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Saftu wage strike clogs Jozi streets

Members of Numsa take part in the national strike called by the SA Federation of Trade Unions against the government's proposed minimum wage.
Members of Numsa take part in the national strike called by the SA Federation of Trade Unions against the government's proposed minimum wage.
Image: MUJAHID SAFODIEN / AFP

Workers affiliated to the South African Federation of Trade Unions (Saftu) brought Johannesburg's main streets to a halt yesterday as they demanded a higher minimum wage.

The City of Gold was filled with marchers clad in red T-shirts, some holding placards mocking President Cyril Ramaphosa.

"If they don't want to listen to us today comrades, we are coming back for two days. We are going to take the buses, trains, taxis. We will not leave the town until they announce our rights are guaranteed.

"We need a radical response because they are taking our rights radically. We are going to have to respond radically for two days," said Saftu general secretary Zwelinzima Vavi, who led the march.

Saftu, which was formed just over a year ago, is against the R20-an-hour rate and is rejecting the R3 500 minimum wage. It is demanding R12 500 a month as a minimum wage.

Saftu and its affiliates, including the National Union of Mineworkers of SA (Numsa), delivered a 17-page memorandum of demands at Gauteng premier David Makhura's
office and the Chamber of Mines, then proceeded to the departments of health, human settlements, and labour.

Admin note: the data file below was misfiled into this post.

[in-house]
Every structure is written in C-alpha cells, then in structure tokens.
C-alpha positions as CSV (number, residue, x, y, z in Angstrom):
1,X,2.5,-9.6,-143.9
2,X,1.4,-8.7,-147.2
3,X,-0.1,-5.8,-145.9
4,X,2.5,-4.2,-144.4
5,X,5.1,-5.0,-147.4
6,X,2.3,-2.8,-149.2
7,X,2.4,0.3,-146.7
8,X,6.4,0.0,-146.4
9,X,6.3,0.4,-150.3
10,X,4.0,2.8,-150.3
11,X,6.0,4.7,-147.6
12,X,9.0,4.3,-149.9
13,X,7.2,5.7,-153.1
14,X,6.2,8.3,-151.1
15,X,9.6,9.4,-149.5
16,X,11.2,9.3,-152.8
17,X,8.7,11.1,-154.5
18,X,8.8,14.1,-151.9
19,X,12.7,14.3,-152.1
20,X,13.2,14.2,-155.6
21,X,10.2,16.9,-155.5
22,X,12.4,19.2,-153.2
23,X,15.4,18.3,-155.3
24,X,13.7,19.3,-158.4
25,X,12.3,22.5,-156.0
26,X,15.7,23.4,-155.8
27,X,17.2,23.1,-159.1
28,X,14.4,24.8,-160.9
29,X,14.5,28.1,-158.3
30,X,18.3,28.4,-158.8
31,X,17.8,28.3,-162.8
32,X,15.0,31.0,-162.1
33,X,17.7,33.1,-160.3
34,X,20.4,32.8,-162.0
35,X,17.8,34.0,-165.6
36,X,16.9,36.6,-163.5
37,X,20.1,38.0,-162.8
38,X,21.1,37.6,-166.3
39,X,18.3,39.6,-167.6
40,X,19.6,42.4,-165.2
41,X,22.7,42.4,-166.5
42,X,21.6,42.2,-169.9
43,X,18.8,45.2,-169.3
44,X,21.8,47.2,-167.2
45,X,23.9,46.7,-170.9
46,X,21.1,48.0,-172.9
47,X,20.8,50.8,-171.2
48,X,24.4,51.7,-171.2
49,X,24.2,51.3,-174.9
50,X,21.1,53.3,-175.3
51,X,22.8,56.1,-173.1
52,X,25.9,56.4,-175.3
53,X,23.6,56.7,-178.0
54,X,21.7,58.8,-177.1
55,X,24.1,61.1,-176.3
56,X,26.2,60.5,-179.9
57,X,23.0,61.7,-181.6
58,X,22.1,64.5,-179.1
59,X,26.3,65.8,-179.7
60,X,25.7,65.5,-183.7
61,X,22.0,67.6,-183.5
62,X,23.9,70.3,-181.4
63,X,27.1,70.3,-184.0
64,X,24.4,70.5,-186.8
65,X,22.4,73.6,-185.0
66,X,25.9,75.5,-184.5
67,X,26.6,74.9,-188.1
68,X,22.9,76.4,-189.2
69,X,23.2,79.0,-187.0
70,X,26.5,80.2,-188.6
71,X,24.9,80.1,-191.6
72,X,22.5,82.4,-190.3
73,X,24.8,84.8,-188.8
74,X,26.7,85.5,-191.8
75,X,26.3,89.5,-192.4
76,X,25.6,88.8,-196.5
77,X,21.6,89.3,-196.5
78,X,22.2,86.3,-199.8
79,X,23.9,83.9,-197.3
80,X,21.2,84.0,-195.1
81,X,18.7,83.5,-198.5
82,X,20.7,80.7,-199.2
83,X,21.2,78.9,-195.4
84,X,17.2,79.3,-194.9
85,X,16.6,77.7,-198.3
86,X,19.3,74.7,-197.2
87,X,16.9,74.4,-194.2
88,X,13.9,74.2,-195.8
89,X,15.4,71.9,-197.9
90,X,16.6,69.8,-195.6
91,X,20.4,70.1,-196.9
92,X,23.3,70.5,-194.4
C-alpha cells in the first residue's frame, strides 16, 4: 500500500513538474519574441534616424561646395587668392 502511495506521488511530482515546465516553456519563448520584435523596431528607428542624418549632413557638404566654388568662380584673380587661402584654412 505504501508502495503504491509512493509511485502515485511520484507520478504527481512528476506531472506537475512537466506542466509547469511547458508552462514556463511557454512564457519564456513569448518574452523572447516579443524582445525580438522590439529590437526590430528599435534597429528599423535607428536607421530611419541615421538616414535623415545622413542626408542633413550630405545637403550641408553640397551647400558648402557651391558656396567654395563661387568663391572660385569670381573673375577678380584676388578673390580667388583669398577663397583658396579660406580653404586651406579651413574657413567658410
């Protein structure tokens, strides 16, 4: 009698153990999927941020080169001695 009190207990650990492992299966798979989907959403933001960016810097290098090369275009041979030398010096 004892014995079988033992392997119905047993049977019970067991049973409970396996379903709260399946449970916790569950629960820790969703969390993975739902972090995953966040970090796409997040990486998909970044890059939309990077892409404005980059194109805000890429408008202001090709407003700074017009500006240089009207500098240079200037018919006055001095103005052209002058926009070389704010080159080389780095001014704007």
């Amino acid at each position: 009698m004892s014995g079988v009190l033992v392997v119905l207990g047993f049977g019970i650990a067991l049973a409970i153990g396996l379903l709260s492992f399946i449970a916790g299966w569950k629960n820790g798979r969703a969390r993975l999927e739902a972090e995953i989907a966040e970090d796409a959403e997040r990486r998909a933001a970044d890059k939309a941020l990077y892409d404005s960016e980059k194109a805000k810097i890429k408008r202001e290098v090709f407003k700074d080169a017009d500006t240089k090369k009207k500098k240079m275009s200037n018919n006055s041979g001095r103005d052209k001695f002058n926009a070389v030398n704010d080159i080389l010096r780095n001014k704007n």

Saftu vowed to demonstrate at various government departments until the national minimum wage was increased.

It claims that the minimum wage will tie workers to the apartheid wage system and cripple their ability to strike.

Union members plead with the president for better wage increases./Veli Nhalpo
Union members plead with the president for better wage increases./Veli Nhalpo

The government is currently considering the National Minimum Wage Bill, the Labour Relations Bill and the Basic Conditions of Employment Bill, which are expected to introduce the national minimum wage.

Supporters of the minimum wage such as the Federation of Unions of South Africa
(Fedusa) and the Congress of South African Trade Unions (Cosatu) and its affiliatesstayed away from the march.

Numsa said it had joined Saftu's strike as it was also opposed to the proposed labour law amendments.

Cosatu spokesman Sizwe Pamla said the union was in favour of the national minimum wage and had "no reason to strike over something that will benefit the workers".

Pamla said the minimum wage would be a huge achievement that would see wages rise for about six million workers, who he said presently earned less than R20 an hour.

Fedusa's general secretary Dennis George said they were not part of the strike because they were happy with the current agreement following their negotiations with all affected parties two years ago.

"I think our colleagues are being disingenuous to say they want R12500 a month. How many people are going to lose their jobs because of this irresponsible approach?" he asked.

The South African Federation of Trade Unions hit the streets as part of a nationwide strike on Wednesday April 25 2018 in an effort to raise concerns over a proposed R20 per hour minimum wage.

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